But where theism forms the fundamental principle of any popular religion, that tenet is so conformable to found reason, that philosophy is apt to incorporate itself with such a system of theology. And if the other dogmas of that system be contained in a sacred book, such as the Alcoran, or be determined by any visible authority, like that of the ROMAN pontif, speculative reasoners naturally carry on their affent, and embrace a theory, which has been instilled into them by their earliest education, and which also possesses fome degree of consistence and uniformity. But as these appearances are fure, all of them, to prove deceitful, philosophy will soon find her.


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felt very unequally yoaked with her new affociate; and
instead of regulating each principle, as they advance to
gether, she is at every turn perverted to serve the purpofes
of superstition. For besides the unavoidable incohe-
rences, which must be reconciled and adjusted ; one may
safely. affirm, that all popular theology, especially the
fcholaftic, has a kind of appetite for absurdity and con-
tradi&tion. If that theology went not beyond reason and
common sense, her doctrines would appear too easy and
familiar. Amazement muft of necessity be raised: Myf-
tery affected : Darkness and obscurity sought after: And
a foundation of merit afforded the devout votaries, who
defire an opportunity of subduing their rebellious rea-
fon, by the belief of the most unintelligible sophisms.

Ecclesiastical history fufficiently confirms these reRec-
tions. When a controversy is started, some people pre-
tend always with certainty to foretell the issue. Which
ever opinion, say they, is most contrary to plain sense is
sure to prevail ; even where the general interest of the
system requires not that decision. Though the reproach
of heresy may, for some time, be bandied about amongst
the difputants, it always rests at last on the side of rea-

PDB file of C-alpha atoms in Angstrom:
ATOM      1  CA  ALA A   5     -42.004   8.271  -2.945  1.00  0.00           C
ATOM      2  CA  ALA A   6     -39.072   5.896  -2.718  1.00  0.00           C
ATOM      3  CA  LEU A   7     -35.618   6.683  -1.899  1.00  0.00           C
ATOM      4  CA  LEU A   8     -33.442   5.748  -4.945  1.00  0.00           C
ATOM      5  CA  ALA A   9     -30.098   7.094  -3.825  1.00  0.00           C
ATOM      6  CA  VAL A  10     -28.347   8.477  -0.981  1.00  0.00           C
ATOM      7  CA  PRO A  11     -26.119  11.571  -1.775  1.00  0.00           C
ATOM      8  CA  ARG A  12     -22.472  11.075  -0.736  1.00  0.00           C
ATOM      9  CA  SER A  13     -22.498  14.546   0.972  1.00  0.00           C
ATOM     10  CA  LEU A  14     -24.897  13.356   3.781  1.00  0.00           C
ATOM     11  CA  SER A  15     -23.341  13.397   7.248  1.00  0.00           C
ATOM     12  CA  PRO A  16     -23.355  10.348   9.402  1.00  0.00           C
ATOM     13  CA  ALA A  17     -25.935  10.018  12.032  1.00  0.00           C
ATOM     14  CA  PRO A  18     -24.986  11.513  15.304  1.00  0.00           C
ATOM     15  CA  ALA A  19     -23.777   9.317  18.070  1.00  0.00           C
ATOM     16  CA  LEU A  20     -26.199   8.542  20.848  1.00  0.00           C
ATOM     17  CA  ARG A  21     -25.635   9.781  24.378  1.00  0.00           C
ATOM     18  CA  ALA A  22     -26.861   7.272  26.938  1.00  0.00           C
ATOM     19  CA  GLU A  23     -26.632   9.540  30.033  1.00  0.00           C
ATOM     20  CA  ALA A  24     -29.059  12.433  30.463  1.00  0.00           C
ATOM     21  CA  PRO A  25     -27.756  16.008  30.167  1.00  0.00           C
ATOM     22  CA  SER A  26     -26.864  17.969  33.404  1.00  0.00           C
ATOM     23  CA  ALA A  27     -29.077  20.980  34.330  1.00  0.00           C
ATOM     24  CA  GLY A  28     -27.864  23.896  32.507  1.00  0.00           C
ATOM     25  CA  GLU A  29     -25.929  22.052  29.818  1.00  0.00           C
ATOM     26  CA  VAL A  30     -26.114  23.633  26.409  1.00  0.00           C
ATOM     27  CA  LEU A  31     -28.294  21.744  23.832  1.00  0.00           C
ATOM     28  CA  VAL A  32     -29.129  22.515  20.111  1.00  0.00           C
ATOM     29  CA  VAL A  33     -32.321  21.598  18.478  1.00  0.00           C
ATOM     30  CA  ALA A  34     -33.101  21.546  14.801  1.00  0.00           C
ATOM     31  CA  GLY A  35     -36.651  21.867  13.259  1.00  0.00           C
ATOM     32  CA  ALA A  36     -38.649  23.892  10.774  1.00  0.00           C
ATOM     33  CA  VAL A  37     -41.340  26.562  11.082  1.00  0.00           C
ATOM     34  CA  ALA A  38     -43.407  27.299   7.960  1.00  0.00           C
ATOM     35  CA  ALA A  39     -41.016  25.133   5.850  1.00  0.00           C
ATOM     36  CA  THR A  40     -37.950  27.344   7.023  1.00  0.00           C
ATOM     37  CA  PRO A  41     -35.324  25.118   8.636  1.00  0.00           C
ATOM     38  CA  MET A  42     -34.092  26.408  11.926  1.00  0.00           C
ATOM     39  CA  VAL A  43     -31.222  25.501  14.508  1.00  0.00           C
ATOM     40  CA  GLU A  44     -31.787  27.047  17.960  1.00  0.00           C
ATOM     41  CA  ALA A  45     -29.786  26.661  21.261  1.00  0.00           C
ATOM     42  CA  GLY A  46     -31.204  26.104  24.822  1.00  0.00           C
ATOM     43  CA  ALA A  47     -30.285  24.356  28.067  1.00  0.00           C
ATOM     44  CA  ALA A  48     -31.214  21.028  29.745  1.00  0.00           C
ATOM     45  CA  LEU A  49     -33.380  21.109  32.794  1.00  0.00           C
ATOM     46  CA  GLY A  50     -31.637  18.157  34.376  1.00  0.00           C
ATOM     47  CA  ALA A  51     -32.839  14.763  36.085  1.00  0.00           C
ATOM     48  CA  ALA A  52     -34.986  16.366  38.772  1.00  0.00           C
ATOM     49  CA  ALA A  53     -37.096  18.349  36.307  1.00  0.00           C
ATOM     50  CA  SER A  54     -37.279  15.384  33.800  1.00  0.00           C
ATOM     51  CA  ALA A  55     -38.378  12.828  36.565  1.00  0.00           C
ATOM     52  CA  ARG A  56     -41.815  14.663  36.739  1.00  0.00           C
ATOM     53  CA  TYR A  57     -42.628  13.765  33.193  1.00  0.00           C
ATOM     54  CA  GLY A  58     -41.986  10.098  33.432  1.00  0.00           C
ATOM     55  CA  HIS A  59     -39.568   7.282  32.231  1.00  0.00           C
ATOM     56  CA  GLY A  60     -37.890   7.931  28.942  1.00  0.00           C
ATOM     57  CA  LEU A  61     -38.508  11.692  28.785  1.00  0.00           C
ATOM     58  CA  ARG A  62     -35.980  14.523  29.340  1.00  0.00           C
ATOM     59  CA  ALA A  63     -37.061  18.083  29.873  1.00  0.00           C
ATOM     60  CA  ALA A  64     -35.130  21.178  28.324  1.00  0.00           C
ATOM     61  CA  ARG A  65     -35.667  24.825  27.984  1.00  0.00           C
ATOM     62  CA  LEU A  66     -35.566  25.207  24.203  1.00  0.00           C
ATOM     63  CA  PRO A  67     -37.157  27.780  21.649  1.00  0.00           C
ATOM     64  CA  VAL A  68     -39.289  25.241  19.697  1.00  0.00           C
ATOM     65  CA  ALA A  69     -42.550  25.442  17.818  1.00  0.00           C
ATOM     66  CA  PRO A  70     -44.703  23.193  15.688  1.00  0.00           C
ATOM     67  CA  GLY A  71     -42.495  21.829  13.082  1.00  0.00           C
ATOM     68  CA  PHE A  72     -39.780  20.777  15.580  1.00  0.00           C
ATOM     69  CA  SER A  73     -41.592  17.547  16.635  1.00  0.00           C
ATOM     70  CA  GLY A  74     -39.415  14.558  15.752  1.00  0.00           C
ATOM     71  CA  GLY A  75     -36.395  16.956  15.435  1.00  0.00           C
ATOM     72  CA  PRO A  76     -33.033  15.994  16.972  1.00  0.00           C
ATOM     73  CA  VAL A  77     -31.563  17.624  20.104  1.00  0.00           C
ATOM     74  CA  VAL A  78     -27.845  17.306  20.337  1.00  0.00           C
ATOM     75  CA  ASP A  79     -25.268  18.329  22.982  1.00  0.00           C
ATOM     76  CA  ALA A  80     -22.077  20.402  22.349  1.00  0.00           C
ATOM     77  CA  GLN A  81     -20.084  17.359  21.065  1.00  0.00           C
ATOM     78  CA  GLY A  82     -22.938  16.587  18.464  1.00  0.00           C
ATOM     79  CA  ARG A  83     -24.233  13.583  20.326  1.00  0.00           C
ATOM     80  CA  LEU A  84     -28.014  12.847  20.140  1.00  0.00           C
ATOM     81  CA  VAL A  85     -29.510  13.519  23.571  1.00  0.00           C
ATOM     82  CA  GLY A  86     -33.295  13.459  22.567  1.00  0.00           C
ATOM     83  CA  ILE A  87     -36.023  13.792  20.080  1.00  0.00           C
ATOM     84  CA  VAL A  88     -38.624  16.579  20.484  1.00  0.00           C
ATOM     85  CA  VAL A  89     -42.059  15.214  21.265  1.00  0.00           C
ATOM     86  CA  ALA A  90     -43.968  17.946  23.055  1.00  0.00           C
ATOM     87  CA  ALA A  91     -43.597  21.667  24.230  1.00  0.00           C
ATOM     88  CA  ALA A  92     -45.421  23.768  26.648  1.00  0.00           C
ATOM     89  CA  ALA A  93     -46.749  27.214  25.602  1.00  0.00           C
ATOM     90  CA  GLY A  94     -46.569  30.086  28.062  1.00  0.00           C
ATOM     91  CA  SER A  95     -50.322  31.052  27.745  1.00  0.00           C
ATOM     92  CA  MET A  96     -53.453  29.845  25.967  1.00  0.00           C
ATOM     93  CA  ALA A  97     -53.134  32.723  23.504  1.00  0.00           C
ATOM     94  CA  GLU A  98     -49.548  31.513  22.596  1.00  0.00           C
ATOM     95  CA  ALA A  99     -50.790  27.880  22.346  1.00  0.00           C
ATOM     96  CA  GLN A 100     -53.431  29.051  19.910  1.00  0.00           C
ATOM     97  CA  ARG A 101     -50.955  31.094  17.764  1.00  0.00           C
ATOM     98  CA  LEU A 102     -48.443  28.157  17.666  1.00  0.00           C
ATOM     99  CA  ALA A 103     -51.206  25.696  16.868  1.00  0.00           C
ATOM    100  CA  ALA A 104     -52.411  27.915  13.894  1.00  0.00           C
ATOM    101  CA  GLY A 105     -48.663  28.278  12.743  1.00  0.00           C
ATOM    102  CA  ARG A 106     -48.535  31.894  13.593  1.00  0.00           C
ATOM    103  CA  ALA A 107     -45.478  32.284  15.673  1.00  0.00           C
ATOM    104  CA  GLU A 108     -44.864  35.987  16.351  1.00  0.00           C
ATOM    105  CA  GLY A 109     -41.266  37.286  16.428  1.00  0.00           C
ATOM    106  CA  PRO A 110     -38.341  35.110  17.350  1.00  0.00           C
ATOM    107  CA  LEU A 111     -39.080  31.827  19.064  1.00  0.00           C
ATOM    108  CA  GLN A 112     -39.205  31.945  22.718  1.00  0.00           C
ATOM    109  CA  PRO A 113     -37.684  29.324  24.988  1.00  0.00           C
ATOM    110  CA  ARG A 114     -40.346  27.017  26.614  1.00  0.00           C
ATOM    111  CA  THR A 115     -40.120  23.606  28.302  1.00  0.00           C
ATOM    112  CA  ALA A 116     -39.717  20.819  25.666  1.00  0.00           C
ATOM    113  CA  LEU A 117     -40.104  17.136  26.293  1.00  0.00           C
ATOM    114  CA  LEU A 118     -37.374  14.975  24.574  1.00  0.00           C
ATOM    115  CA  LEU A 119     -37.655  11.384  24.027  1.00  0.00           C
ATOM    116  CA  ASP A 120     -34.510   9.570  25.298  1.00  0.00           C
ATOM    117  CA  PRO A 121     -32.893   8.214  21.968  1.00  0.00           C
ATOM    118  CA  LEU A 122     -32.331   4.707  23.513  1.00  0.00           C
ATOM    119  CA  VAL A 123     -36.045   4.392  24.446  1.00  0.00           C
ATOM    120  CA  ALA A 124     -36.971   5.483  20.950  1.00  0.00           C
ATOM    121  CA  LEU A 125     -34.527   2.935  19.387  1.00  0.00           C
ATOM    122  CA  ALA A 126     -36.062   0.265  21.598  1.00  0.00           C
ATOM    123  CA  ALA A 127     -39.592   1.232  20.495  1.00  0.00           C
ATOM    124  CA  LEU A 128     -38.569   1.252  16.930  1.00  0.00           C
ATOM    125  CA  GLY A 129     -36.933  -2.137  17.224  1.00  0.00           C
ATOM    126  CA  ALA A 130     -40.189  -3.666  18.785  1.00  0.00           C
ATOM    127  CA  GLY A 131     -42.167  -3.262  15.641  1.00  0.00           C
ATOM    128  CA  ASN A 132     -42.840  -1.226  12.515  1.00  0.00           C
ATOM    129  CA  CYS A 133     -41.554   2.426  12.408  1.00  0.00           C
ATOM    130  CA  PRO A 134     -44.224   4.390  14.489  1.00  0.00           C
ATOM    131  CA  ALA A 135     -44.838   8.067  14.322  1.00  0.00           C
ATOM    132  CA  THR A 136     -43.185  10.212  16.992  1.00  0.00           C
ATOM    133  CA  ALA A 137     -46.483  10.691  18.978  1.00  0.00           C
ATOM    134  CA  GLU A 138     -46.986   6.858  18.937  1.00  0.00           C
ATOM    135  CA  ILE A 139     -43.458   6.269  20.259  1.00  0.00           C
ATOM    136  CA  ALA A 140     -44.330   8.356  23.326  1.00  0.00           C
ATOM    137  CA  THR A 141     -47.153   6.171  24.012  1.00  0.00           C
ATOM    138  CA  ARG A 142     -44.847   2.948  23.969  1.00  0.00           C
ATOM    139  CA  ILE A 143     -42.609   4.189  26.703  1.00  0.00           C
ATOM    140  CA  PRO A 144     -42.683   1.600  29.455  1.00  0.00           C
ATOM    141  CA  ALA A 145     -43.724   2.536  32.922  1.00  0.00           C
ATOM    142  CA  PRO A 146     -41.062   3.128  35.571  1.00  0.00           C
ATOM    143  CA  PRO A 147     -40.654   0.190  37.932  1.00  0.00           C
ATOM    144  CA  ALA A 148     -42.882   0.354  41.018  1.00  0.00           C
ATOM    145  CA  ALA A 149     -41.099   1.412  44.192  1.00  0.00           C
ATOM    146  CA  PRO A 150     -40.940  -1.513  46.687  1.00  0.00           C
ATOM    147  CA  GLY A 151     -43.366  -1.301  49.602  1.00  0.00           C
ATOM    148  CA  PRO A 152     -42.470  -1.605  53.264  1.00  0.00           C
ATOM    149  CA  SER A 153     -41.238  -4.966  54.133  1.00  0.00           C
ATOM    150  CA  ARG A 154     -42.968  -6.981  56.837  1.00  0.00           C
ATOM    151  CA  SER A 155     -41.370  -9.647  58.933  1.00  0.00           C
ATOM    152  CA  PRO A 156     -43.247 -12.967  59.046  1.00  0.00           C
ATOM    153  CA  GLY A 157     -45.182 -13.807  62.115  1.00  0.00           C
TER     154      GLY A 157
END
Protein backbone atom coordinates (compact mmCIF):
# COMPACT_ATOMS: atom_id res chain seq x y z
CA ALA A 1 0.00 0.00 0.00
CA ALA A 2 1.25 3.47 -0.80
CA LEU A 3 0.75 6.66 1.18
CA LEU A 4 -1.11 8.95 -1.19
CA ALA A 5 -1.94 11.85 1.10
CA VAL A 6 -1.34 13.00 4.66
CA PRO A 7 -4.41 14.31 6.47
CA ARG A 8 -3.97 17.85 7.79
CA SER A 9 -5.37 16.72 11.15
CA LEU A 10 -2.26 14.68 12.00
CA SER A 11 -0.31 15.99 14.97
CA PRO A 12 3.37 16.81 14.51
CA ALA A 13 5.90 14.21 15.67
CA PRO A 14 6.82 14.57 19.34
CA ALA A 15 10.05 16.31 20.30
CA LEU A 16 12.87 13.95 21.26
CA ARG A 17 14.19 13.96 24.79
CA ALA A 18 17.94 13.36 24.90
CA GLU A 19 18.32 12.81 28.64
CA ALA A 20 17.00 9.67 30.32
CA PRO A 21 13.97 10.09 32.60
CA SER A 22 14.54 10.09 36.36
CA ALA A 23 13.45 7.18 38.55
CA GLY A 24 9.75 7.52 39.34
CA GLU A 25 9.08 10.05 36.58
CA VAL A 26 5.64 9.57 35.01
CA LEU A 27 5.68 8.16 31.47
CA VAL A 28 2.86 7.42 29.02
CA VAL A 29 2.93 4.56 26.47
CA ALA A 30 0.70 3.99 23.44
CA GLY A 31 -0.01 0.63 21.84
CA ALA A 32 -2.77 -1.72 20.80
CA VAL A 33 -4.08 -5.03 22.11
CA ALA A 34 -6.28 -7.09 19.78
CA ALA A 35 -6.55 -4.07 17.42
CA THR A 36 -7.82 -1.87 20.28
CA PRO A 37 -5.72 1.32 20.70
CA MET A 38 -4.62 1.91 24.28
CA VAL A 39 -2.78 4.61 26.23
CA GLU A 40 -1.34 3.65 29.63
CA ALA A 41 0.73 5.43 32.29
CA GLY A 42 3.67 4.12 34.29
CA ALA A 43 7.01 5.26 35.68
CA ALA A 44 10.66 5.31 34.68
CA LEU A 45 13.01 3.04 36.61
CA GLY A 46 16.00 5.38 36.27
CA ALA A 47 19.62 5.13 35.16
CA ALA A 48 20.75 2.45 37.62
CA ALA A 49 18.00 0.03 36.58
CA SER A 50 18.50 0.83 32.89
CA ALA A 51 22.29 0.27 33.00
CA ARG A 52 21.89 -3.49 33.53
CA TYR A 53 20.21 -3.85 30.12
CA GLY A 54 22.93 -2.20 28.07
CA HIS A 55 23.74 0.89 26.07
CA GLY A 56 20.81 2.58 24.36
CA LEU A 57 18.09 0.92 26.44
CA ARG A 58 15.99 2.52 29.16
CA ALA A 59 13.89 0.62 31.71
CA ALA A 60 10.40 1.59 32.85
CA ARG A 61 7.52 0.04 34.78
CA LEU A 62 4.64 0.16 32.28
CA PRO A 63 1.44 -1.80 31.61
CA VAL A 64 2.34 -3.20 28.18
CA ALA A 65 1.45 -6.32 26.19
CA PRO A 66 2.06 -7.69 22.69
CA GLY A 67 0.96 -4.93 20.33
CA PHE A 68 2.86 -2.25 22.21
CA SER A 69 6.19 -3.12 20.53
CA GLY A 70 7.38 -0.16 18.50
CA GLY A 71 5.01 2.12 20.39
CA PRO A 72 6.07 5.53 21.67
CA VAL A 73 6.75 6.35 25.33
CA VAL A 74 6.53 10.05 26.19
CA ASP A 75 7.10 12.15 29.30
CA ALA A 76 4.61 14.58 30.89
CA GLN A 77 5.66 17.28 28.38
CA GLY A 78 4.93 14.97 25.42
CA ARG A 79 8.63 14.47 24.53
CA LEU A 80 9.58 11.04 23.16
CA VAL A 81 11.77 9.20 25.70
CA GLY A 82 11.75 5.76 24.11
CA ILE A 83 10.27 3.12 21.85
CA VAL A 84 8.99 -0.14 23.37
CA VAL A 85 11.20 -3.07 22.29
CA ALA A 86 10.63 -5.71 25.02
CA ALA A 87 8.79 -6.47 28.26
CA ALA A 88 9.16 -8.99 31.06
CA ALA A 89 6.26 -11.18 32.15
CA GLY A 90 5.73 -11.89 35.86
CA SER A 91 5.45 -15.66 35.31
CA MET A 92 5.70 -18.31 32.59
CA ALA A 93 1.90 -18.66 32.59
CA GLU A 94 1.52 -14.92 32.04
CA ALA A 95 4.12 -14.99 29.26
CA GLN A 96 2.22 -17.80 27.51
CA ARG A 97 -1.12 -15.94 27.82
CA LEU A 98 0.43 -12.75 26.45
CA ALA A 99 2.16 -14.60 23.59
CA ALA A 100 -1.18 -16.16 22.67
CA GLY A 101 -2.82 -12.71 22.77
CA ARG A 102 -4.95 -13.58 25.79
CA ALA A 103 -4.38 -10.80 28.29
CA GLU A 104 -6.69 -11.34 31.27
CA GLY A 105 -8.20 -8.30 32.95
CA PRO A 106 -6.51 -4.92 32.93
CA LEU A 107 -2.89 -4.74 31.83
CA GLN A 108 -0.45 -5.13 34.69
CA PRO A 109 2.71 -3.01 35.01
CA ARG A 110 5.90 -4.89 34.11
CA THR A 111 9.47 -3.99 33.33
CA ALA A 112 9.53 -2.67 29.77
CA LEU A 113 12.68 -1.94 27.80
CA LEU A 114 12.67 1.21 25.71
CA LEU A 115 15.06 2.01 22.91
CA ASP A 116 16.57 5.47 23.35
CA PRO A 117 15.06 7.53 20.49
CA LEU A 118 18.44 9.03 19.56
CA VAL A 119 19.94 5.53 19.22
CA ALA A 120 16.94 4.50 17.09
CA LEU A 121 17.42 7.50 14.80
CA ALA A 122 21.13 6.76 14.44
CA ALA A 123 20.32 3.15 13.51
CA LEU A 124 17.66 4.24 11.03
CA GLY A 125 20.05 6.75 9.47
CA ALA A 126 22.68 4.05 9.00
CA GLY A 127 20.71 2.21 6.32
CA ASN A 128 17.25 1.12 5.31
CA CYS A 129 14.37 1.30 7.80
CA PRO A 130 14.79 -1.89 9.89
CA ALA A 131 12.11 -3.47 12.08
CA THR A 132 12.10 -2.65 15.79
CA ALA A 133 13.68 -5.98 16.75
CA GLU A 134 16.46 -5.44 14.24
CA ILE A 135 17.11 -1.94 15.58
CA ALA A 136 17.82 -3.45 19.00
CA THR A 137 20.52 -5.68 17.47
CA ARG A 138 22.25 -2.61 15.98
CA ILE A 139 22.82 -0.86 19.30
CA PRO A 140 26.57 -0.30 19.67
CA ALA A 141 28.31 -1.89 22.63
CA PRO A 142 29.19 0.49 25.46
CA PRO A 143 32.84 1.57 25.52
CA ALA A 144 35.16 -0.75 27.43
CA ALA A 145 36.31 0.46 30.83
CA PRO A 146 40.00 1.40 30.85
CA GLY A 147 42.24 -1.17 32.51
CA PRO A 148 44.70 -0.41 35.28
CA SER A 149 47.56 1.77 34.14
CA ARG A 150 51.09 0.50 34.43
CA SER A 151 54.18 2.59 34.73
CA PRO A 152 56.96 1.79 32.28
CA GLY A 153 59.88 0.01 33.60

fon. Any one, it is pretended, that has but learning
enough of this kind to know the definition of ARIAN,
mention PROTESTANT, whose fate is yet uncertain, will
be convinced of the truth of this observation. And thus
a system becomes more absurd in the end, merely from
its being reasonable and philosophical in the beginning.

To oppose the torrent of fcholaftic religion by fuch feeble maxims as these, that it is impossible for the fame to be and not to be, that the whole is greater than a part, that two and three make five'; is pretending to stop the ocean with a bull-rufh. Will you set up profane reason against sacred mystery? No punishment is great


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enough for your impiety. And the fame fires, which were kindled for heretics, will ferve also for the deftruction of philosophers.

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,1 Sect. XII. With regard to Doubt or Convictionnons

ty11115) We meet every day with people fo sceptical with regard to history, that they affert it impossible for any na tion ever to believe fuch absurd principles as those of GREEK and EGYPTIAN paganism; and at the same time so dogmatical with regard to religion, that they think the same absurdities are to be found in no other communions. CAMBYSES entertained like prejudices; and very impiously ridiculed, and even wounded, Apisy the great god of the EGYPTIANS, who appeared to his profane senses nothing but a large spotted bull., But HERODOTUS * judiciously aferibes this fally of pasion to a real madness or disorder of the brain : Otherwise, says the historian, he never would have openly affronted any established worship. For on that head, continues he, every

nation are beft fatisfied with their own, and think they have the advantage over every other nation.

It muft be allowed, that the ROMAN Catholics are a very learned fect; and that no one communion, but that of the Church of ENGLAND, can dispute their being the most learned of all the Christian churches : Yet AVERROES, the famous ARABIAN, who, no doubt; had heard of the EGYPTIAN fuperftitions, declares, that of all religions, the most absurd and non-fenfical is that, wbofc votaries eat, after having created, their deity. As dit

I believe, indeed, that there is no tenet in all paganism, which would give so fair a fcope to ridicule as this of the real presence : For it is so absurd, that it eludes the

+ Lib. ii. c. 38.